As a managing editor, I spend every day of the newspaper cycle ensuring the content we produce adheres to the quality standards we and other community members expect from The ReMarker. That doesn’t just mean producing interesting stories and eye-catching design. Rather, it means catching even the smallest errors, ensuring every word is spelled correctly and every page conforms to our design plan for the year. And to top it off, even more importantly, we always must adhere to Associated Press and publication-specific style.
In order to ensure we meet those standards every time a newspaper or magazine is sent to the printers, every story sees at least five sets of eyes before being approved, twice in draft form and another three times once on the page. And fully-designed pages see another three sets of eyes in addition to getting a last look over by me or another one of the editors before being finally checked off.
Before Pen Meets Paper
Both The ReMarker and AirlineGeeks.com adhere to AP style in addition to other publication-specific rules. In both cases, those rules ensure continuity between articles, even though they come from dozens of authors and, in the case of AirlineGeeks, from numerous countries across four continents.
Because of the vast expanse of AP style, I have found there are two ways to ensure writers adhere to all of the small details that catch many non-journalism-focused writers out when learning. The first is that every writer on The ReMarker staff is given an AP Stylebook, while another two dozen are kept in various places around the publications suite for easy access should questions arise. We also recommend every writer for AirlineGeeks.com purchase one to keep beside them whenever they write. In addition, for AirlineGeeks.com staff writers who don’t receive the intense training ReMarker staff do in beginning journalism, I created a comprehensive sheet of the pieces of AP style that are used most by writers on staff, which I provide to every new writer as I begin to teach them news writing.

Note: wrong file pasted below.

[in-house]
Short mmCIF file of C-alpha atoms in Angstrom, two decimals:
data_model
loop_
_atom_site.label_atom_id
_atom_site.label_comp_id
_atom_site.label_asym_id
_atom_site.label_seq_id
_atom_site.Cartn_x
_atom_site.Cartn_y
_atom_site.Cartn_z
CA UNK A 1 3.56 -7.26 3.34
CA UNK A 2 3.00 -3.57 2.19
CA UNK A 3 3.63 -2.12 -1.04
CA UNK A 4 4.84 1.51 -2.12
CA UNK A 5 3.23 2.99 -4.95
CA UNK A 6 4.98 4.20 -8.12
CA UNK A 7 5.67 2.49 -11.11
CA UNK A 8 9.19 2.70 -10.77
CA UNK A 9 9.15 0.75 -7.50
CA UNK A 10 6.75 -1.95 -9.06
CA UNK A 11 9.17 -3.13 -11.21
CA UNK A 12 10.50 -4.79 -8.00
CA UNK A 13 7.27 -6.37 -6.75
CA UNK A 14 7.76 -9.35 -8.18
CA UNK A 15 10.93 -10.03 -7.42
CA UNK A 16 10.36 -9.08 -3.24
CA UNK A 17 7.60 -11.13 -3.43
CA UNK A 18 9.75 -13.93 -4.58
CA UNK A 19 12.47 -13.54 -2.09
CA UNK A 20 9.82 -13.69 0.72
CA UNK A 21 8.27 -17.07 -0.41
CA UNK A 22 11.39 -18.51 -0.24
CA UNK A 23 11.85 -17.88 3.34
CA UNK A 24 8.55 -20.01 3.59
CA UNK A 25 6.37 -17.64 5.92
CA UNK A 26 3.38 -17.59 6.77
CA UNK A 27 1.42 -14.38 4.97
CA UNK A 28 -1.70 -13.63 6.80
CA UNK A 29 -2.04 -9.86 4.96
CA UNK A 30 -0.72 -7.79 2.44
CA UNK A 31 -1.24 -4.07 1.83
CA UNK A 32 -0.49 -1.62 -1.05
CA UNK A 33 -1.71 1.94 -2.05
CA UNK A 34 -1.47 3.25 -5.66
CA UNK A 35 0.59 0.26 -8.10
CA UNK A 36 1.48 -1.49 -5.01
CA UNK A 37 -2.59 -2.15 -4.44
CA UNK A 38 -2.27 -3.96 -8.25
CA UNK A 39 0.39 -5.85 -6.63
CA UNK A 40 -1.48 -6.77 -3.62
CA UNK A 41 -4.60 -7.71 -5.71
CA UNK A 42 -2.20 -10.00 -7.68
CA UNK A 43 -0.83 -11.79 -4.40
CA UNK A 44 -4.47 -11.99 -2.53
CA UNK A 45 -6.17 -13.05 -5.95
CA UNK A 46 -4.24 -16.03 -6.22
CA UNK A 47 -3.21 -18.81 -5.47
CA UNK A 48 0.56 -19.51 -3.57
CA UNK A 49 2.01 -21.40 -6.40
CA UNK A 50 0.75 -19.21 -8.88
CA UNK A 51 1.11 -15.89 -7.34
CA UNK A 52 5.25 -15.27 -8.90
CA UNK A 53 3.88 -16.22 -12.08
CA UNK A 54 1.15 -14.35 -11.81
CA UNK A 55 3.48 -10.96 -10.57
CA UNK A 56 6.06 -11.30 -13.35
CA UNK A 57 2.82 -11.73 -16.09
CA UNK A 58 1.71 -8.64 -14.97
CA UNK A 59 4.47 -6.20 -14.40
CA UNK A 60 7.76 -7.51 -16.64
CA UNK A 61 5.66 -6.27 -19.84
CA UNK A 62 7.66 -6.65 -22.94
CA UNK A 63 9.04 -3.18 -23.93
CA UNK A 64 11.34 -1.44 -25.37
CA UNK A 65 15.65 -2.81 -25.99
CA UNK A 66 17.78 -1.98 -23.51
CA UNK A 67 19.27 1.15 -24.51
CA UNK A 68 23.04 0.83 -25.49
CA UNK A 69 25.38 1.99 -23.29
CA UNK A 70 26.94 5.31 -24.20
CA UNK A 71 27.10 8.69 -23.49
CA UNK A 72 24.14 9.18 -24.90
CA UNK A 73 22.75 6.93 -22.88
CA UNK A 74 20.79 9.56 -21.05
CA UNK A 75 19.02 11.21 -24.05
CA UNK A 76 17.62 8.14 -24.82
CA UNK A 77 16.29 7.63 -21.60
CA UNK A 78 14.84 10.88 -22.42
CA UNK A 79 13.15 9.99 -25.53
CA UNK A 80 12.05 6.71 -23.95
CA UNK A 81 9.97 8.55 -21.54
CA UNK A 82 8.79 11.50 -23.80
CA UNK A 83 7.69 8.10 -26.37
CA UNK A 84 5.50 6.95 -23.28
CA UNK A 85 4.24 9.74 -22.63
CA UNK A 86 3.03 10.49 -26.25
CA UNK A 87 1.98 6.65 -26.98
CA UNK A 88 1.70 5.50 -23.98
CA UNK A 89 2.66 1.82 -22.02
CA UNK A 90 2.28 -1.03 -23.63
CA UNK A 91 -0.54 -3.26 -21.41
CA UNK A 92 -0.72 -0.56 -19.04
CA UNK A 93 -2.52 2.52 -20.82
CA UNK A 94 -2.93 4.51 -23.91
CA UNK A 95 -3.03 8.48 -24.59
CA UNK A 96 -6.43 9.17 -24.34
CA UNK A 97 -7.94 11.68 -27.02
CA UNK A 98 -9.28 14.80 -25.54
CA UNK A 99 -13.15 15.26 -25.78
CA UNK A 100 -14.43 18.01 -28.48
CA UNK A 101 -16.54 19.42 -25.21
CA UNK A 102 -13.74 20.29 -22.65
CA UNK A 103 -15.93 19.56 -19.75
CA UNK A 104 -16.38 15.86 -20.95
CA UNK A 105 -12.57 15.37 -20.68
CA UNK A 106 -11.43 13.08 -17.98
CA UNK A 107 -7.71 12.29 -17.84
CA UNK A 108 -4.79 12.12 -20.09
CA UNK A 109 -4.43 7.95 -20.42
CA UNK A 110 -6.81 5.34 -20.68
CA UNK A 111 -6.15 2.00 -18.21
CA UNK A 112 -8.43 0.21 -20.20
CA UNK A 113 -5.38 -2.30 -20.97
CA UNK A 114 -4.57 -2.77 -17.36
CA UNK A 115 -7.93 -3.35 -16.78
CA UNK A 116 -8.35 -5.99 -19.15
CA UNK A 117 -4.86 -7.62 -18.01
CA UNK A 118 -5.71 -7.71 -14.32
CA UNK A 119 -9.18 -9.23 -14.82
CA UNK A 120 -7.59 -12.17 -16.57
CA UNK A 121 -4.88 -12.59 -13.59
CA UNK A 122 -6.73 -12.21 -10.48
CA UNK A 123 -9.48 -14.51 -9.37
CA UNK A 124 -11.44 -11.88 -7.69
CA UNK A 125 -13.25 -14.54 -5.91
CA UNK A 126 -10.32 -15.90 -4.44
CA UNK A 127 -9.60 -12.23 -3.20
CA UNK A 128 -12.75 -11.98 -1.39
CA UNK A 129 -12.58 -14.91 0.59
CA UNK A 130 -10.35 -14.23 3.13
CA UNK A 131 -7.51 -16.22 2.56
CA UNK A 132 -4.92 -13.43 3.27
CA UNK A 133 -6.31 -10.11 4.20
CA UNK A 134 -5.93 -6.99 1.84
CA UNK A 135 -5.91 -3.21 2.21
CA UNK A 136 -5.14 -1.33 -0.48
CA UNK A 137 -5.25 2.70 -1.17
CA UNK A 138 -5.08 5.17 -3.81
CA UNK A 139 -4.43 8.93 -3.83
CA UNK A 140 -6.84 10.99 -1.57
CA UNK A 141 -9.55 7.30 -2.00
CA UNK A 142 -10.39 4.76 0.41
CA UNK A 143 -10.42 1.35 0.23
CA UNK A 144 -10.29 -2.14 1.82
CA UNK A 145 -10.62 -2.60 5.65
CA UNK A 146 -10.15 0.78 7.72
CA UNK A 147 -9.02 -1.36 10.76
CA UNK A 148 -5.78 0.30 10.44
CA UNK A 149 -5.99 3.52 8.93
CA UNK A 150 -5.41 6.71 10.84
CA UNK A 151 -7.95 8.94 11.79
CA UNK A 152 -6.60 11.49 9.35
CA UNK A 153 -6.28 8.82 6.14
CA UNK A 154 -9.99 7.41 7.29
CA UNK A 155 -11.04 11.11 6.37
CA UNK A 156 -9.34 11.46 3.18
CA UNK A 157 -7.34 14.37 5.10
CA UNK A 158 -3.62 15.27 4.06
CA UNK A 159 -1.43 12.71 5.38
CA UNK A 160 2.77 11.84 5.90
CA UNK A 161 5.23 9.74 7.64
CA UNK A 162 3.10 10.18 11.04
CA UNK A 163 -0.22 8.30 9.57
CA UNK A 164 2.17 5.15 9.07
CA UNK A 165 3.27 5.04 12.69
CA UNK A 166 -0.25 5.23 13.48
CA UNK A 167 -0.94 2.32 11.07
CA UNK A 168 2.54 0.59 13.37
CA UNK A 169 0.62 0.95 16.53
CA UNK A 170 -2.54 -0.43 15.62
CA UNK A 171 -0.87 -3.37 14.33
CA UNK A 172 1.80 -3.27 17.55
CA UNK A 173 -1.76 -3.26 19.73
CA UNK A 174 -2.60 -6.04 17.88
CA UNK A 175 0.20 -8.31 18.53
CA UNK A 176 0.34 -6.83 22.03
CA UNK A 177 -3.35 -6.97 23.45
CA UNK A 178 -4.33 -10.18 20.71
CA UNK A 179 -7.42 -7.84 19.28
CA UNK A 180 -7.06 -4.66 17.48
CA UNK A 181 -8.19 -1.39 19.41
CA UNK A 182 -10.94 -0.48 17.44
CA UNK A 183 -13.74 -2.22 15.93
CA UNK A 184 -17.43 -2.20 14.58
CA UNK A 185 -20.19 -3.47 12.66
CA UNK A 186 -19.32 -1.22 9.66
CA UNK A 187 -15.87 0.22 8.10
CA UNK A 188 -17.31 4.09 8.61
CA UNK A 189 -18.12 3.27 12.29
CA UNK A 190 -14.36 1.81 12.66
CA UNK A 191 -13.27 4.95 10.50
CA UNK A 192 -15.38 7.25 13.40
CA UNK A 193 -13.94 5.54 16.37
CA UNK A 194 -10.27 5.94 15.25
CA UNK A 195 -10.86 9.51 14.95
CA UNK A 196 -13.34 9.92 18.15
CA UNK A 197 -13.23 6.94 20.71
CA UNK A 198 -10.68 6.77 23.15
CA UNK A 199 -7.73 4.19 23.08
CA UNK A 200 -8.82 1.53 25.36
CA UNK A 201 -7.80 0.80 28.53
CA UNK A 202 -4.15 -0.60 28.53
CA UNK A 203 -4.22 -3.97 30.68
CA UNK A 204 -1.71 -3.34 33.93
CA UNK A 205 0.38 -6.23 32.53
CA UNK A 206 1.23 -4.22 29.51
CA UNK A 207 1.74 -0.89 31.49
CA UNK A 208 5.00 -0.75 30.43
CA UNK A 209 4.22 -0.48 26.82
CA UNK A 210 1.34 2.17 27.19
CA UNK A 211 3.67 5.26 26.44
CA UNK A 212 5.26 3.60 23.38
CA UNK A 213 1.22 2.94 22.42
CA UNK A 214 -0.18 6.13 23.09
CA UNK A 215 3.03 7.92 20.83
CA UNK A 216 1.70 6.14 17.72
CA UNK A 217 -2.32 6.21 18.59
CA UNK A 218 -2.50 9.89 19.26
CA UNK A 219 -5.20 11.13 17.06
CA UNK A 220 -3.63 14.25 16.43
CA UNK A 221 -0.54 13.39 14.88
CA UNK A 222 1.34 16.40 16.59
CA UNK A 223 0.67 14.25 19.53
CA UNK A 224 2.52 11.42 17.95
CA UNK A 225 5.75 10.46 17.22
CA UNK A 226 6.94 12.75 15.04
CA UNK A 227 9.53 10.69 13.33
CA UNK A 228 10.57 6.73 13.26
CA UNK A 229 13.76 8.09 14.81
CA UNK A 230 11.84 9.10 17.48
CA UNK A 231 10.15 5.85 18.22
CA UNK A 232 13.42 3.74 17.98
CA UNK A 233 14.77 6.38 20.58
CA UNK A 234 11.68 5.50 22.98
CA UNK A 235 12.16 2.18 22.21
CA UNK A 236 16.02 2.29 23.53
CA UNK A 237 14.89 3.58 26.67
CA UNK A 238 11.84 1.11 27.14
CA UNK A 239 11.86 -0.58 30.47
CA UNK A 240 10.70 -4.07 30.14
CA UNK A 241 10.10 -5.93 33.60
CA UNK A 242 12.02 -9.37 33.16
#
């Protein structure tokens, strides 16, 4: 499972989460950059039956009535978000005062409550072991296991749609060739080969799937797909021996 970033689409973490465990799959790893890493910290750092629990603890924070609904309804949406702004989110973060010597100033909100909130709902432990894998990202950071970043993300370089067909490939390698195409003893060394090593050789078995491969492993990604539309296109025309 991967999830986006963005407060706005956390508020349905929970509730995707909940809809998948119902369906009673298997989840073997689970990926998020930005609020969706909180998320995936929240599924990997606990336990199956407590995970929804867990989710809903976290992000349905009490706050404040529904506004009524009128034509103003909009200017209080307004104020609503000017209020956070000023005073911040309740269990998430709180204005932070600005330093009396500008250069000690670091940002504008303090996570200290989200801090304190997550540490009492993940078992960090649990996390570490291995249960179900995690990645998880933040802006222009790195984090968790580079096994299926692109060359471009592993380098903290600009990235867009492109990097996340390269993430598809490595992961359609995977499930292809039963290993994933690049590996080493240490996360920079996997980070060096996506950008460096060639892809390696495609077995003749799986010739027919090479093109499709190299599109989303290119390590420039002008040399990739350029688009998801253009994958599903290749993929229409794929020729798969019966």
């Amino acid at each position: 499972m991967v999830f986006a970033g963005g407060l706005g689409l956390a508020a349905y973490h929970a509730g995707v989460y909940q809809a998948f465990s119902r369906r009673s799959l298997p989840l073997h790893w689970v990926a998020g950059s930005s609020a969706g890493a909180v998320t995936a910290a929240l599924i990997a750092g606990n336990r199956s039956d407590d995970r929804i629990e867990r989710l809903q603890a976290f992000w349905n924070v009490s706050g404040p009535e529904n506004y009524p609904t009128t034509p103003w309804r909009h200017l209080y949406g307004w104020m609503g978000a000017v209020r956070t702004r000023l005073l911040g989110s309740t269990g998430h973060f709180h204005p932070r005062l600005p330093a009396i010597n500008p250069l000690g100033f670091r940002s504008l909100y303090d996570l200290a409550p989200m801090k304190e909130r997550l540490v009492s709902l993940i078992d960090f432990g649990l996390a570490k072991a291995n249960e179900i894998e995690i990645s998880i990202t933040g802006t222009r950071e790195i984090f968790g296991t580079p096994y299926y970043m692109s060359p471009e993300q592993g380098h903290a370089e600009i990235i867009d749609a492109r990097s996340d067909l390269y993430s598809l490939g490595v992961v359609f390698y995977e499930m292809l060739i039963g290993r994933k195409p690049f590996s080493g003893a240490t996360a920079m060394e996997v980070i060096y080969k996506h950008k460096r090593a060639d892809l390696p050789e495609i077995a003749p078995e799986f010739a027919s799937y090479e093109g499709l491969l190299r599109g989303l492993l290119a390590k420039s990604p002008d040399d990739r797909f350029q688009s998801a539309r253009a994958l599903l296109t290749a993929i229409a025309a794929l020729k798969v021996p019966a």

Even as AP style largely rules how I write my stories both for The ReMarker and AirlineGeeks.com, differing publication-specific style continues to be a large piece of how we cater to our specific audiences.
Below on the left is a sheet I’ve prepared entitled called “Style Rules: St. Mark’s Journalism.” It deals with common school- and community-specific areas of style our writers often have questions about, namely numbers, titles and names.
Below on the right is a packet of AirlineGeeks.com-specific style, which is a late-2018 addition to adhere more closely to AP style as we have continued to grow. One recent change we decided to enact was getting rid of the Oxford comma, an AP style-mandated rule that we had previously made the decision to ignore. Click through the gallery on the right to see all the AirlineGeeks.com style rules, many of them dealing with specific aviation terms for which the AP does not even have a defined spelling or punctuation.
Knowing those rules means very little if you can’t apply it as you work with stories, seeking improved diction, varied syntax and the smooth flow that is crucial in any story, whether a personality profile or issue-driven feature. So on deadline day, I — alongside a dozen upperclassmen on the newspaper staff — sit down around our Harkness table and edit the pile of stories turned in that day.